Uber Gets $32M From Menlo Ventures, Jeff Bezos And Goldman Sachs

Just 18 months into operations, Uber CEO Travis Kalanick announced on stage at Le Web that the car service company has closed $32 million in Series B funding lead by Shervin Pishevar’s Menlo Ventures, Amazon’s Jeff Bezos and Goldman Sachs. Following on will be existing investors Benchmark Capital and a who’s who of angel investors. With regards to this round’s valuation amount, Kalanick told me, “We sold very valuable shares.”

The funding total can extend up to $39 million through a second tranche, Kalanick said, but Uber has only closed $32 million of that number. Three years ago Kalanick and co-founder Garrett Camp came up with the idea for Uber in Paris, so it is fitting that he would announce the new capital in the French capitol, “Uber is in part a French company,” he said onstage.

“I’m thrilled to announce today that Menlo Ventures is leading a $39m Series B investment in Uber, an on-demand car services company that is truly revolutionizing personal transportation,” wrote new investor Shervin Pishevar (who Kalanick gushes about as an up and coming VC), “We’re proud to be joined with other investors like Goldman Sachs, Bezos Expeditions (the personal investment company of Jeff Bezos) and previous investors like Benchmark Capital and Lowercase Capital. Founded in 2009, Uber has already radically changed how people in San Francisco, Seattle, Chicago, New York, Washington D.C. and Boston get around town.”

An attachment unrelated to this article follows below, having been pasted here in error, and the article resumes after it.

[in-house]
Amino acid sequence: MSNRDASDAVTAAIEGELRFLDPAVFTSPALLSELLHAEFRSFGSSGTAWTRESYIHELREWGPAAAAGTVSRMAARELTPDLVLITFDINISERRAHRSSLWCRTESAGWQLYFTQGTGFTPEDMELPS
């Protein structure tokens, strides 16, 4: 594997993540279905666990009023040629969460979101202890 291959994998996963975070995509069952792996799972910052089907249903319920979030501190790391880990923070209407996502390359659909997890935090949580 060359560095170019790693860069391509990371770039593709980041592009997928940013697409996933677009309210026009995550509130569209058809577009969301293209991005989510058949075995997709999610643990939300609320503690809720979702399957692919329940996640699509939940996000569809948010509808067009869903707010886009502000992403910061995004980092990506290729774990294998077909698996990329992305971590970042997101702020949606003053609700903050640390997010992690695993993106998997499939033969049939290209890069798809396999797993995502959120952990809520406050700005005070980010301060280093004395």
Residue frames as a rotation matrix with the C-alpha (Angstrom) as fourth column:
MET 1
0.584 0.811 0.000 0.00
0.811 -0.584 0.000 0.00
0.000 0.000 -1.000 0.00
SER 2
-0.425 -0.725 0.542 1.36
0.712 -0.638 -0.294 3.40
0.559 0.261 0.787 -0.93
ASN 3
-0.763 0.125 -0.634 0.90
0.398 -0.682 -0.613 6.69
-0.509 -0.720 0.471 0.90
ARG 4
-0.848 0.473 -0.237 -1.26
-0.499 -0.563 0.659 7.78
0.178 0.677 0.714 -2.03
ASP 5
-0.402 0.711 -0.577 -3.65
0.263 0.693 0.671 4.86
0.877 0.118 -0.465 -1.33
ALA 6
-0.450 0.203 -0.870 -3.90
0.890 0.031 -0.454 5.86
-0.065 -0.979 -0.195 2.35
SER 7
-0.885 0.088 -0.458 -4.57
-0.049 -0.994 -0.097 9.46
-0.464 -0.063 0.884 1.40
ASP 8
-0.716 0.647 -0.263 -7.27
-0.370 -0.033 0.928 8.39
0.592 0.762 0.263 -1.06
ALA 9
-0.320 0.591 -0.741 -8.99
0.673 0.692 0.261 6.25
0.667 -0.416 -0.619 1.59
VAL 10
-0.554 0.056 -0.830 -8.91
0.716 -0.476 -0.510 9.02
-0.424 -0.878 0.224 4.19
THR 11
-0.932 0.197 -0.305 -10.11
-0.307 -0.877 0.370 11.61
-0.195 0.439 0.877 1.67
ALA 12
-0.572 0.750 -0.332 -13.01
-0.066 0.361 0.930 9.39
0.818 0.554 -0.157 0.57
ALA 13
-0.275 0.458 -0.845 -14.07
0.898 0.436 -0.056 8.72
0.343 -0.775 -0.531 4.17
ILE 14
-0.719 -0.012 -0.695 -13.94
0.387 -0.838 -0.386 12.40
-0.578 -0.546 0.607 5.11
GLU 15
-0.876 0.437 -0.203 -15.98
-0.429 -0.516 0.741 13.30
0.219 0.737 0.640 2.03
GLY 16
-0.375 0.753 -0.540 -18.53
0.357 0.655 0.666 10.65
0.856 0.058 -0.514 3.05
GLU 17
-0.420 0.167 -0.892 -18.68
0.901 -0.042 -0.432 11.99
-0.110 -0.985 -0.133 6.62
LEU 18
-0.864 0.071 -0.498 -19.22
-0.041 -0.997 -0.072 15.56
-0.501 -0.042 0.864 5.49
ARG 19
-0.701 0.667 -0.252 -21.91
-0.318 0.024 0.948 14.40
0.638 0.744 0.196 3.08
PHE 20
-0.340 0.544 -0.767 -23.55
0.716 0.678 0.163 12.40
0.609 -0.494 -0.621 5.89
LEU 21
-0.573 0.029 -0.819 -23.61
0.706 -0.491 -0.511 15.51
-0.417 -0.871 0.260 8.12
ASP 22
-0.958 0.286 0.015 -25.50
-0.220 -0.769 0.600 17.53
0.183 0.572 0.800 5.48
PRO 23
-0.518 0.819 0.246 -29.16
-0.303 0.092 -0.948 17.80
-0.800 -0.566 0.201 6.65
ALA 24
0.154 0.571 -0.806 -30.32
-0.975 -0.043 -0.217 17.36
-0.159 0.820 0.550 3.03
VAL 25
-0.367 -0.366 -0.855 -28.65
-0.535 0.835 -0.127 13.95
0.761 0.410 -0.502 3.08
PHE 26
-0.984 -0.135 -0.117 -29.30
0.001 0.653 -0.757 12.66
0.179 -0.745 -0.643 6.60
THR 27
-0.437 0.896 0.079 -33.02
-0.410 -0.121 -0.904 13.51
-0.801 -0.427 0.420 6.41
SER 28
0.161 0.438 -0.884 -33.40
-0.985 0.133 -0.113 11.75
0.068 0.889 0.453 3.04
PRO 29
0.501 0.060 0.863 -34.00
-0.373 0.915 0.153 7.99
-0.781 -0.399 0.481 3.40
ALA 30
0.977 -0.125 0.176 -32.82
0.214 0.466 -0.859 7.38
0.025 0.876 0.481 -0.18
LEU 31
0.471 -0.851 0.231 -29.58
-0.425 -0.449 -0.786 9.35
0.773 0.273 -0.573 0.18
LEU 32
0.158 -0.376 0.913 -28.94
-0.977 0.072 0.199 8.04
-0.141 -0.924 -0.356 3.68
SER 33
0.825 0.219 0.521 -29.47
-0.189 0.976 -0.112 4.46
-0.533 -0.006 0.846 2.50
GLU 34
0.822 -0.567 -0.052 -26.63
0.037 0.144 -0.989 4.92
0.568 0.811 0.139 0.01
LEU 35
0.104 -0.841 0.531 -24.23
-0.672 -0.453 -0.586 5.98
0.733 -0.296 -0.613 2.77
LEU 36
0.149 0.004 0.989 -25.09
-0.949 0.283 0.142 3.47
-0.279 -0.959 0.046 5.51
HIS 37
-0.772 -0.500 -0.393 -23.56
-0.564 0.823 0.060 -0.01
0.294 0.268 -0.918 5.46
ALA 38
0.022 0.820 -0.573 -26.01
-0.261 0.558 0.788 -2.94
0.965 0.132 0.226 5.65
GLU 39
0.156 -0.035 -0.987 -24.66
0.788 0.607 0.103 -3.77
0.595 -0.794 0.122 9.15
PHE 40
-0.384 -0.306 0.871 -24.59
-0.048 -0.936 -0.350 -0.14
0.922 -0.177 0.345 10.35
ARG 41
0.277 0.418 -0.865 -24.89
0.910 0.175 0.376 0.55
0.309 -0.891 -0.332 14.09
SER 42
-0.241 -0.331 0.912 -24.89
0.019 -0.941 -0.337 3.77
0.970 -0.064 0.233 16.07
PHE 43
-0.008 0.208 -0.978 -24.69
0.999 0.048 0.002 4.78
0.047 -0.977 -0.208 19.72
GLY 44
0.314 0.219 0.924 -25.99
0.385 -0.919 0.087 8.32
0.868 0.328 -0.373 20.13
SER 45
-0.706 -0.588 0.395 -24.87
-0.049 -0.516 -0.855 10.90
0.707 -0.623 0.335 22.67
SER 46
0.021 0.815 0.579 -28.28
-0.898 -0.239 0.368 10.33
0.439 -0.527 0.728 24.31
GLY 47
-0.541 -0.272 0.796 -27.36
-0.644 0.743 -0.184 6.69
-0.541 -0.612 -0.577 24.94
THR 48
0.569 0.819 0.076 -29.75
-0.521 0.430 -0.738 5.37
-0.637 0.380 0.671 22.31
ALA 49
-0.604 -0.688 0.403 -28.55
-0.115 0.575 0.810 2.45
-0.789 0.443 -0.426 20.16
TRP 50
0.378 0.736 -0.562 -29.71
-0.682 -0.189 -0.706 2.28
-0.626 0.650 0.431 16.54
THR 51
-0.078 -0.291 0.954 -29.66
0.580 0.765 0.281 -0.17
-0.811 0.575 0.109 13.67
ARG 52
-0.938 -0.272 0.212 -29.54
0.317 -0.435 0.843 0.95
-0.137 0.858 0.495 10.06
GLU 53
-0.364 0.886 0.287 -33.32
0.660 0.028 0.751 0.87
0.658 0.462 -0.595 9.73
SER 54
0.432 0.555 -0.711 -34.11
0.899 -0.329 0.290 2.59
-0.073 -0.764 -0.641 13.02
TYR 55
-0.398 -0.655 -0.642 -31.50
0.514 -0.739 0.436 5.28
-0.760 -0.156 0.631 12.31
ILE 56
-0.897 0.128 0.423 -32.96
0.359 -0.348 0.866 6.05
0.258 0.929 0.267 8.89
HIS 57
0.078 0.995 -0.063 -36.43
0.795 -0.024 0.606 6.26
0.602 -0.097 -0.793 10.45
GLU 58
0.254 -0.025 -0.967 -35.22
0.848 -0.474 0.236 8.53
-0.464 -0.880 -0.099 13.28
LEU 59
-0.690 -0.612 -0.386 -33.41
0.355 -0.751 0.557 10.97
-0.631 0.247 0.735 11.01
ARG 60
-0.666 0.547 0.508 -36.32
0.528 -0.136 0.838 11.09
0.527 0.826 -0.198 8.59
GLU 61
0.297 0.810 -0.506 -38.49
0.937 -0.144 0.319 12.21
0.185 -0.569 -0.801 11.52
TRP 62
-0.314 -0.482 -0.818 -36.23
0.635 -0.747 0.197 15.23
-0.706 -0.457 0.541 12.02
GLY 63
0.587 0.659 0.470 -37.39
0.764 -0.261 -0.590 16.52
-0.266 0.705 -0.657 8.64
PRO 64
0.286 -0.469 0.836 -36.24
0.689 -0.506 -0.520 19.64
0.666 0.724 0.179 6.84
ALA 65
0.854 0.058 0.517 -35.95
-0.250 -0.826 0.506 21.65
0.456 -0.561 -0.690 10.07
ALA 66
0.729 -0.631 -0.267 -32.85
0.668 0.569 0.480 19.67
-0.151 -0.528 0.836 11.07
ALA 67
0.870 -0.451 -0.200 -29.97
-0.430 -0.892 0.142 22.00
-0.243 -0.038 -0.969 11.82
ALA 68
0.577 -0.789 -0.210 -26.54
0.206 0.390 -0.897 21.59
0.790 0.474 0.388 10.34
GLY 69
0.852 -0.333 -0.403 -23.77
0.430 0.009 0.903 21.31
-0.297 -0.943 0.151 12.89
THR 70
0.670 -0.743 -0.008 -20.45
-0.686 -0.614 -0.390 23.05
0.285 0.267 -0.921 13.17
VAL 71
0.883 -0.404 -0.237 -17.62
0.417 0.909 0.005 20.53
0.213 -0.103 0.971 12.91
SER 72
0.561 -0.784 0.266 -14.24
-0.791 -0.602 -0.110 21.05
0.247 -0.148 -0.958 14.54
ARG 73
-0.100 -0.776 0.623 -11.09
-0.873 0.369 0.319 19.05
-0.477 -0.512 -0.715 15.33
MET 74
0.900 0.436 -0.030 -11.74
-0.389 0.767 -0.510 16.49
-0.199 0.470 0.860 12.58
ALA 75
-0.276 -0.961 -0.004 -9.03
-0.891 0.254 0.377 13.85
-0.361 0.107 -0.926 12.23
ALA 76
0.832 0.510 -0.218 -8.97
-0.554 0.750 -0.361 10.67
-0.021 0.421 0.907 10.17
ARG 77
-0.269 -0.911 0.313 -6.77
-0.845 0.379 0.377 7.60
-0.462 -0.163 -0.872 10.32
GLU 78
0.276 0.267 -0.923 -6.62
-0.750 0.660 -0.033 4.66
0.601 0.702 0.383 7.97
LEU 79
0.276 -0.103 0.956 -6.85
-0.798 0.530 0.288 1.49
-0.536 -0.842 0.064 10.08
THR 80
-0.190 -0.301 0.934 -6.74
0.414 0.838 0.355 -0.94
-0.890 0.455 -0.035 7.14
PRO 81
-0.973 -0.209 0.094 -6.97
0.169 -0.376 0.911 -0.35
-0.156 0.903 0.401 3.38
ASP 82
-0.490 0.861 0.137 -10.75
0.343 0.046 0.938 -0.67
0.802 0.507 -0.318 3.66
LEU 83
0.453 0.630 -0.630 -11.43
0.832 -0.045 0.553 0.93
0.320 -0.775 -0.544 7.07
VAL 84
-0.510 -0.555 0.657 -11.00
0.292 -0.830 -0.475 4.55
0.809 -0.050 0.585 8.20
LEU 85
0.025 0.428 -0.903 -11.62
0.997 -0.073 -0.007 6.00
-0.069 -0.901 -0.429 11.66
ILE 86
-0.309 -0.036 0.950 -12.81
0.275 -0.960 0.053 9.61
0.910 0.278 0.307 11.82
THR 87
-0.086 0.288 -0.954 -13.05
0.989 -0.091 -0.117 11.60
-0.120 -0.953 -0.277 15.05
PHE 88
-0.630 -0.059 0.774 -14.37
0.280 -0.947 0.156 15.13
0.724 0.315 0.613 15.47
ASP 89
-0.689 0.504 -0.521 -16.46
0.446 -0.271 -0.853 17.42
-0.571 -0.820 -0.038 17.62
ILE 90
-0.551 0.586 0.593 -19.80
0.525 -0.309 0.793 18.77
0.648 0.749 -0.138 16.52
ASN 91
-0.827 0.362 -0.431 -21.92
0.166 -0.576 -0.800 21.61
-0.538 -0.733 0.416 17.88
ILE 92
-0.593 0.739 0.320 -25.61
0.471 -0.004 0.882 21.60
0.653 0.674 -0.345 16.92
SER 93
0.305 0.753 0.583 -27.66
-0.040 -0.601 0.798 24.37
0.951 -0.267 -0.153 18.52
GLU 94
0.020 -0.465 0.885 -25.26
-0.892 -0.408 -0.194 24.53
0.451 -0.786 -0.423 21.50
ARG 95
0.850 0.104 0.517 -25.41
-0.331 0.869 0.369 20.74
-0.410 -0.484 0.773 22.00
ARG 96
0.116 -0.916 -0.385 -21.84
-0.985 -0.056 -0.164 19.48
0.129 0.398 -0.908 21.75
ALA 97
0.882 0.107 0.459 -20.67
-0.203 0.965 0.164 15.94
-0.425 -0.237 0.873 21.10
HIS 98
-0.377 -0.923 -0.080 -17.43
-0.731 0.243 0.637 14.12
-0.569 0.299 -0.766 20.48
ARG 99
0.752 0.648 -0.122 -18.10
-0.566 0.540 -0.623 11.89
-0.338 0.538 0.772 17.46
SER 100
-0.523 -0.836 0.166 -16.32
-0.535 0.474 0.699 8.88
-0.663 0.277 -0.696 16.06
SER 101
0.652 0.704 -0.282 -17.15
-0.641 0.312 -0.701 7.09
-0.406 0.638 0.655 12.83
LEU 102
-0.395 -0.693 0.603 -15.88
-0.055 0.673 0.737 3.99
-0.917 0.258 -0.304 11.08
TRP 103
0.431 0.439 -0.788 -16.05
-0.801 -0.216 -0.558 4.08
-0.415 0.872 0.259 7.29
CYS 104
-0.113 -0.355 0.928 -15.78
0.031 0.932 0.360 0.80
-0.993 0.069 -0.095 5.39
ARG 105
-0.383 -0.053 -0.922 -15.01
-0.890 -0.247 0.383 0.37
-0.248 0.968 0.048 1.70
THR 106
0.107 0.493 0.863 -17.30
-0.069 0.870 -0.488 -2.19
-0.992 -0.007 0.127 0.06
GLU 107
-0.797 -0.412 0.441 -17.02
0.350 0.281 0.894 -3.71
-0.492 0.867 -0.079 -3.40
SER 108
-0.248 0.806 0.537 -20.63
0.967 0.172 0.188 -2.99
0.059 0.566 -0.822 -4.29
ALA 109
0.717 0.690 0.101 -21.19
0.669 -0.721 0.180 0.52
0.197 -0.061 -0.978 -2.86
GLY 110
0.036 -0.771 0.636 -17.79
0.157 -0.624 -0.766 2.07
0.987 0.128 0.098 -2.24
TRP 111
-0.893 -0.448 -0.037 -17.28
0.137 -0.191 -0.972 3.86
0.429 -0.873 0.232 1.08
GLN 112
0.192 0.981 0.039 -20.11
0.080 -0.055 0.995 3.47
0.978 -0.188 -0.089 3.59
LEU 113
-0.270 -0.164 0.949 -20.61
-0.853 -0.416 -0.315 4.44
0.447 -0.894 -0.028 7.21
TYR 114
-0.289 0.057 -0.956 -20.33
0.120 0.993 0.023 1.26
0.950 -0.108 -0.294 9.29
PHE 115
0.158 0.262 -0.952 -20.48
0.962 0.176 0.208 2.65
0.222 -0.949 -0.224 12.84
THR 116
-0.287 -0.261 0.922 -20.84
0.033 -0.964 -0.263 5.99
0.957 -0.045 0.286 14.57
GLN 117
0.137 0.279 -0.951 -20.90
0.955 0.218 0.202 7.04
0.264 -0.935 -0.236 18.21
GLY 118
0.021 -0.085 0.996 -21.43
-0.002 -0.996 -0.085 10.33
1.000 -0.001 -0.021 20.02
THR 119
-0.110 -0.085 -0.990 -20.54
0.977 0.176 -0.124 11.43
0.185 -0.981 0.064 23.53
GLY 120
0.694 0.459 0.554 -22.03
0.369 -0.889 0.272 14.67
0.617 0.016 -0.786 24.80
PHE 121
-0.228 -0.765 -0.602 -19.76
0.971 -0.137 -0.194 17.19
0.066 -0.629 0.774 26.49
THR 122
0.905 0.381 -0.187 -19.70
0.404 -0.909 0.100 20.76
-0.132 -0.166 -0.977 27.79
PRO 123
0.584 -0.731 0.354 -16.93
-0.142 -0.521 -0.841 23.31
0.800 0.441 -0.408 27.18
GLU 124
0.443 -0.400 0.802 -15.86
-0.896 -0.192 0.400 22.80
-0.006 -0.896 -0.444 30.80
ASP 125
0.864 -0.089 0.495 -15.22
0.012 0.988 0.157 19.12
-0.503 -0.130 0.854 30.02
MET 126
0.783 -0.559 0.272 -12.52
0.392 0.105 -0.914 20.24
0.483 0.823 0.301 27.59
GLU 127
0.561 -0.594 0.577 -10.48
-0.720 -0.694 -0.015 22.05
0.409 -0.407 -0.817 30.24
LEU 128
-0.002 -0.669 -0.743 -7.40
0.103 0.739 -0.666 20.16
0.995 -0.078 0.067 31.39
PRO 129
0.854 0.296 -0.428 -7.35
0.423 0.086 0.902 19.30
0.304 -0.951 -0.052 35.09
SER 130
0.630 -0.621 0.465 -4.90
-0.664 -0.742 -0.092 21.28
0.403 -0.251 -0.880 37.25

Uber, which officially launched its European operations in Paris in today, currently has 60 cars on the streets and is experiencing heavy demand.

Kalanick said that he plans on using the funding to expand to two cities a month, around the world. Kalanick told me that he will be using the money for replication and domination, “We want to provide as many residents within a city with as many quality transportation options as possible; Major cities around the world have a transportation gap, and the services offered to citizens were the same as they were 50 years ago. Now the technology is available to offer a different kind of service to users.”